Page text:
H3CZ and Scump Initiate $680 Million Lawsuit Against Activision Blizzard Alleging Monopoly in ‘CoD League’

According to a report from Bloomberg Law, a lawsuit has been filed against Activision Blizzard, alleging the company’s involvement in “monopolistic, trade-restraining, and anti-competitive” practices that inflicted significant financial harm on Hector Rodriguez and his business endeavors. The lawsuit also claims that Activision Blizzard denied Rodriguez the opportunity to become the sole owner of a CDL team, among other grievances.

The lawsuit was officially filed on February 15th and quickly gained attention on social media platforms. It is said to be seeking damages exceeding $680 million (£540 million).

The lawsuit centers around several key issues, including Activision Blizzard’s acquisition of MLG, the streaming rights agreement between Activision Blizzard and YouTube, OpTic’s merger with Envy, and the challenges Rodriguez encountered in his pursuit to become the sole owner of OpTic in the Call of Duty League.

Major League Gaming (MLG) in 2016, Activision secured a complete monopoly

The lawsuit claims that Activision has established a complete monopoly over the professional Call of Duty market by refusing to grant licenses to organizers and operators of other commercial Call of Duty competitions, following its acquisition of Major League Gaming (MLG) in 2016. According to the suit, teams have no choice but to pay fees and participate in the CDL under Activision’s terms if they wish to compete in Call of Duty.

Another aspect of the lawsuit focuses on the streaming rights deal between Activision and Google, owner of YouTube. It argues that Activision, after gaining its monopoly, granted exclusive rights to Google for the CDL, even though it would have been more financially beneficial for players and teams if the CoD League had been broadcasted by multiple networks or on Twitch.

One particularly notable claim in the lawsuit is that Rodriguez, the owner of OpTic Gaming, was forced by Activision to merge with Envy. Rodriguez and his team assert that he was not allowed to retain sole ownership of OpTic and was compelled to partner with a group of investors to keep OpTic in the CDL. The lawsuit alleges that Activision’s actions resulted in Rodriguez granting a 92.5% ownership share in OpTic to the billionaire investors’ company, Envy Gaming, Inc.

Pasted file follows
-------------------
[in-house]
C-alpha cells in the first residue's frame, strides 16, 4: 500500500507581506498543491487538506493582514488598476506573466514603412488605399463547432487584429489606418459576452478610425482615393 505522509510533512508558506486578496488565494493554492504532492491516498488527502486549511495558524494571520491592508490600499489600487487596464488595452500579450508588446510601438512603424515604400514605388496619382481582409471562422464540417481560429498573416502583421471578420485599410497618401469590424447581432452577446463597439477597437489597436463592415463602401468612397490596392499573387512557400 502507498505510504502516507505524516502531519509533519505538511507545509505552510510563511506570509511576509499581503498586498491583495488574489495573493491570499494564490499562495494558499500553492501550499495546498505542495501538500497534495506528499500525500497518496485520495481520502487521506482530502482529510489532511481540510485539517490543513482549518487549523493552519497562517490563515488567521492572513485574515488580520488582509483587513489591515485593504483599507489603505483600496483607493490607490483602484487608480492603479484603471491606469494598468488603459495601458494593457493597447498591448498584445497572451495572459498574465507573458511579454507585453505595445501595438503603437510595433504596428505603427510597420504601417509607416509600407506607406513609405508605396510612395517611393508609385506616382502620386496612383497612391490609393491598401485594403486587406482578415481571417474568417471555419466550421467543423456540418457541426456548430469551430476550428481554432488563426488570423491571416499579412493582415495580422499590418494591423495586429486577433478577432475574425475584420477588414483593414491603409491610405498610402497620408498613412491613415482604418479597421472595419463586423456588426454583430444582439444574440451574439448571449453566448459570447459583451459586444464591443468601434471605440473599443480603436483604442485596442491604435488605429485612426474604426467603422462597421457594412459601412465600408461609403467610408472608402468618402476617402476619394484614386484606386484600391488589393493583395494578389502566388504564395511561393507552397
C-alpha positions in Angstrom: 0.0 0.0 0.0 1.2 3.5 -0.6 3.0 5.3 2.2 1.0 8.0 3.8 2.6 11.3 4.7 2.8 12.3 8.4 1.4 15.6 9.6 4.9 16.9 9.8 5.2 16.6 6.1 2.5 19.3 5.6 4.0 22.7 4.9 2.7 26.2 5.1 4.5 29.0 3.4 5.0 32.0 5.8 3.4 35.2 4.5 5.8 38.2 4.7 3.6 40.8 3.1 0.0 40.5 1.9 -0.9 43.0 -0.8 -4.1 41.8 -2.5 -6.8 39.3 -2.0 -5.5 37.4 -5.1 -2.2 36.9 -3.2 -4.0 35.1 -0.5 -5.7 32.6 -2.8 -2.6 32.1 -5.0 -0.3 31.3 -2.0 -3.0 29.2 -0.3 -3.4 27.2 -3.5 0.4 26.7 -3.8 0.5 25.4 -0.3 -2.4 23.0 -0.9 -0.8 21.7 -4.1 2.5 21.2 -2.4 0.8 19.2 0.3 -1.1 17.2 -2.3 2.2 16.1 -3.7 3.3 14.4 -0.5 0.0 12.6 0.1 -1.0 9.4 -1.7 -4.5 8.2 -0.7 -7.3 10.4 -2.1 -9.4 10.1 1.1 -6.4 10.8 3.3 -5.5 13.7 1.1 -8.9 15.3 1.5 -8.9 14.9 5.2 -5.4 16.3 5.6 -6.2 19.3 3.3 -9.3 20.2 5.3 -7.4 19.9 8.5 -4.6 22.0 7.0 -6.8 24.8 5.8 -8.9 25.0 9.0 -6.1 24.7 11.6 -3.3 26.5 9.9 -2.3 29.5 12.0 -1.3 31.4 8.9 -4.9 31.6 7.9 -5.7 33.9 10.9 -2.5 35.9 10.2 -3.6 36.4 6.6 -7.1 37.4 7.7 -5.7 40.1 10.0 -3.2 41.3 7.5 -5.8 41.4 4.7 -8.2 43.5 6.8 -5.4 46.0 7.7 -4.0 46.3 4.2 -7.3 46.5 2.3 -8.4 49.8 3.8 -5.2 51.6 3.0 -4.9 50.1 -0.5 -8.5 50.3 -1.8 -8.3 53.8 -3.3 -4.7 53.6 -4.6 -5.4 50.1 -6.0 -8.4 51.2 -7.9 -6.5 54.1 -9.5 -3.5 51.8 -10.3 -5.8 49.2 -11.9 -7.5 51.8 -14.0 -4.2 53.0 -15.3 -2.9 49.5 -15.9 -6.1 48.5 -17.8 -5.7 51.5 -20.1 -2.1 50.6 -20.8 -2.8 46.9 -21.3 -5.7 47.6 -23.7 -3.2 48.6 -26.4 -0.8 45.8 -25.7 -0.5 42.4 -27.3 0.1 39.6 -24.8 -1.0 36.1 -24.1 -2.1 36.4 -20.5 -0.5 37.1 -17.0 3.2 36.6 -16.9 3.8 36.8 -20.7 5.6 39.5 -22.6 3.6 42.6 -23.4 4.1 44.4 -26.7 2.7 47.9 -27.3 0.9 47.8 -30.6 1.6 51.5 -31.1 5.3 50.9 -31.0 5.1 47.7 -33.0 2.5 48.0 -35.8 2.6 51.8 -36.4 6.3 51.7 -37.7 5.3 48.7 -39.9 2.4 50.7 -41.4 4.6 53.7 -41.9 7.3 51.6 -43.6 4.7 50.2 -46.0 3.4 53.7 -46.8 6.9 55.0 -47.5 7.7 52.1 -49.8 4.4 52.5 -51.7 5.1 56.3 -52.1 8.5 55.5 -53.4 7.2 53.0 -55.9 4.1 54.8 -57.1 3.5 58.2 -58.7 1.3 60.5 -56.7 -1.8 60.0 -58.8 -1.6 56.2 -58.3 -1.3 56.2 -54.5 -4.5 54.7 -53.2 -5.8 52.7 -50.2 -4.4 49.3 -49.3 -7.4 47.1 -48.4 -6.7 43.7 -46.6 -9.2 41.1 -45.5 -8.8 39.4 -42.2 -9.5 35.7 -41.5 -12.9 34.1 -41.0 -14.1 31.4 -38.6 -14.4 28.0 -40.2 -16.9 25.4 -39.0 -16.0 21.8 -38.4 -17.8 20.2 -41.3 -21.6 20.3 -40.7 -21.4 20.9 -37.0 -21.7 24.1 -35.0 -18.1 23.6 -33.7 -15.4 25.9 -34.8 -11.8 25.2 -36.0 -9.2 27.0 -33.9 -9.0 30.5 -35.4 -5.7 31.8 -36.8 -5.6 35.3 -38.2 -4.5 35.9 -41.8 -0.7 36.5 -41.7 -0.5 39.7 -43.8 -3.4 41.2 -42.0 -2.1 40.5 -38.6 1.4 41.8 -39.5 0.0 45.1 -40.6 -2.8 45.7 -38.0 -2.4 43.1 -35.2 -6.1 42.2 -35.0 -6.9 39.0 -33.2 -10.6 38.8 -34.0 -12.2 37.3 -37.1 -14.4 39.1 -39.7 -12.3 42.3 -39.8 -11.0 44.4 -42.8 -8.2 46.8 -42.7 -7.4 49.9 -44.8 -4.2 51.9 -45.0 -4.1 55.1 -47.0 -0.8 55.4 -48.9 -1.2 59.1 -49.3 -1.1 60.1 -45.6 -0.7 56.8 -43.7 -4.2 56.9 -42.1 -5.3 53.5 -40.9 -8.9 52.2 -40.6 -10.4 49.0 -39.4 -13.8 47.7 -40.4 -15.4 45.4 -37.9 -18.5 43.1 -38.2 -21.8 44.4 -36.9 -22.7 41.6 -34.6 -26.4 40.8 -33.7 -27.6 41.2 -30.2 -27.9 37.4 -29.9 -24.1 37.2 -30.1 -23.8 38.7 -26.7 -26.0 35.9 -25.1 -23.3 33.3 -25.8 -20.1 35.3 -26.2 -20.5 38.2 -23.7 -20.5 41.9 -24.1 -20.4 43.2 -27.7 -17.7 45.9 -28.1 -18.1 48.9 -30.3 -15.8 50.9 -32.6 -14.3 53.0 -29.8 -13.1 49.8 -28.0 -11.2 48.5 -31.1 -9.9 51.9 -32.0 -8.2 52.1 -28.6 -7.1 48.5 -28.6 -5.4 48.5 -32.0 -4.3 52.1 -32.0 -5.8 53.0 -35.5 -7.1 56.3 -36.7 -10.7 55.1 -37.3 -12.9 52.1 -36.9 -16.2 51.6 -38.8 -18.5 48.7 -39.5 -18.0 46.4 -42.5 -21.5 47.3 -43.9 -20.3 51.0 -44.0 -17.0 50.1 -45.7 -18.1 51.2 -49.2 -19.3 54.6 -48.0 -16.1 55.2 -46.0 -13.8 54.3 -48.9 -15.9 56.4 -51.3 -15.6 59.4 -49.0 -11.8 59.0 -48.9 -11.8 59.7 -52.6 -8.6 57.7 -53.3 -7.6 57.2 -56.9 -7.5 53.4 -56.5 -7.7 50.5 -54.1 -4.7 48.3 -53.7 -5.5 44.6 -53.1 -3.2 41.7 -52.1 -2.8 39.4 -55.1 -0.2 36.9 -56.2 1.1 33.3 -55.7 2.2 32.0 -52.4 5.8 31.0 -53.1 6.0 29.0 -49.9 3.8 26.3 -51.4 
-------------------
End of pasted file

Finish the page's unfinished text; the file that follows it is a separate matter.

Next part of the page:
Rodriguez claims he would have managed his own team in the league and would never have partnered with Envy

Rodriguez contends that he would have operated his own team in the league instead of partnering with Envy if Activision had given him the opportunity. However, he claims that he had no choice but to join forces with investors approved by Activision. Interestingly, the lawsuit alleges that an Activision executive informed Rodriguez that he did not fit the desired profile of a league owner and needed partners who aligned with Activision’s vision or else he should exit the Call of Duty market.

In response to the lawsuit, Activision issued a statement to the media expressing disappointment that Mr. Rodriguez (also known as OpTic H3CZ) and Mr. Abner (also known as Scump) filed the meritless litigation after demanding tens of millions of dollars from the company. Activision strongly denies the claims, asserting that they lack any factual or legal basis. The company emphasizes the disruption caused to team owners, players, fans, and partners who have dedicated significant time and energy to the success of the Call of Duty League.

The outcome of this multi-million-dollar lawsuit and the possibility of other team owners voicing similar concerns about the Call of Duty League remains uncertain.

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